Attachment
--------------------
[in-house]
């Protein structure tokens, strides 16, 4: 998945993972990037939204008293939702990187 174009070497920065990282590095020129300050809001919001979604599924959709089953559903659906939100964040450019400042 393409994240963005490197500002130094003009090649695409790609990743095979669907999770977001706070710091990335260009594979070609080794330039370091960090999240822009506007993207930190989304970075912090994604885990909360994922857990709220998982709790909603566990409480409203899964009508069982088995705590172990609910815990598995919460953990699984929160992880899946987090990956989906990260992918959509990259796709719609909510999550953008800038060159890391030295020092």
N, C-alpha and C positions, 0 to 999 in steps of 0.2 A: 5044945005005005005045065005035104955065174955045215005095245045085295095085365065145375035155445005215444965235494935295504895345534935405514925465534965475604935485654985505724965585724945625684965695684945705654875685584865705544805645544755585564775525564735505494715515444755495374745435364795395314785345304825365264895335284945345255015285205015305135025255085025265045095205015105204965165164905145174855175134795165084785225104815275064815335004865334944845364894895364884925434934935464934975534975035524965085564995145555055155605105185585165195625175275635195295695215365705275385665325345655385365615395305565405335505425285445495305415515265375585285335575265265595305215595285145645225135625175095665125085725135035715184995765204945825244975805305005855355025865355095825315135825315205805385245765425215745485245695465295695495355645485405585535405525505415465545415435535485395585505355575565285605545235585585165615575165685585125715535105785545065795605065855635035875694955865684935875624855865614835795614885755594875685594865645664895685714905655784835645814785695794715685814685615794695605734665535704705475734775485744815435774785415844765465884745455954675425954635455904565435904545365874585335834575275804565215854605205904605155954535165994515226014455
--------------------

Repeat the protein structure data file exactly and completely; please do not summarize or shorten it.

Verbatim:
[in-house]
């Protein structure tokens, strides 16, 4: 998945993972990037939204008293939702990187 174009070497920065990282590095020129300050809001919001979604599924959709089953559903659906939100964040450019400042 393409994240963005490197500002130094003009090649695409790609990743095979669907999770977001706070710091990335260009594979070609080794330039370091960090999240822009506007993207930190989304970075912090994604885990909360994922857990709220998982709790909603566990409480409203899964009508069982088995705590172990609910815990598995919460953990699984929160992880899946987090990956989906990260992918959509990259796709719609909510999550953008800038060159890391030295020092």
N, C-alpha and C positions, 0 to 999 in steps of 0.2 A: 5044945005005005005045065005035104955065174955045215005095245045085295095085365065145375035155445005215444965235494935295504895345534935405514925465534965475604935485654985505724965585724945625684965695684945705654875685584865705544805645544755585564775525564735505494715515444755495374745435364795395314785345304825365264895335284945345255015285205015305135025255085025265045095205015105204965165164905145174855175134795165084785225104815275064815335004865334944845364894895364884925434934935464934975534975035524965085564995145555055155605105185585165195625175275635195295695215365705275385665325345655385365615395305565405335505425285445495305415515265375585285335575265265595305215595285145645225135625175095665125085725135035715184995765204945825244975805305005855355025865355095825315135825315205805385245765425215745485245695465295695495355645485405585535405525505415465545415435535485395585505355575565285605545235585585165615575165685585125715535105785545065795605065855635035875694955865684935875624855865614835795614885755594875685594865645664895685714905655784835645814785695794715685814685615794695605734665535704705475734775485744815435774785415844765465884745455954675425954635455904565435904545365874585335834575275804565215854605205904605155954535165994515226014455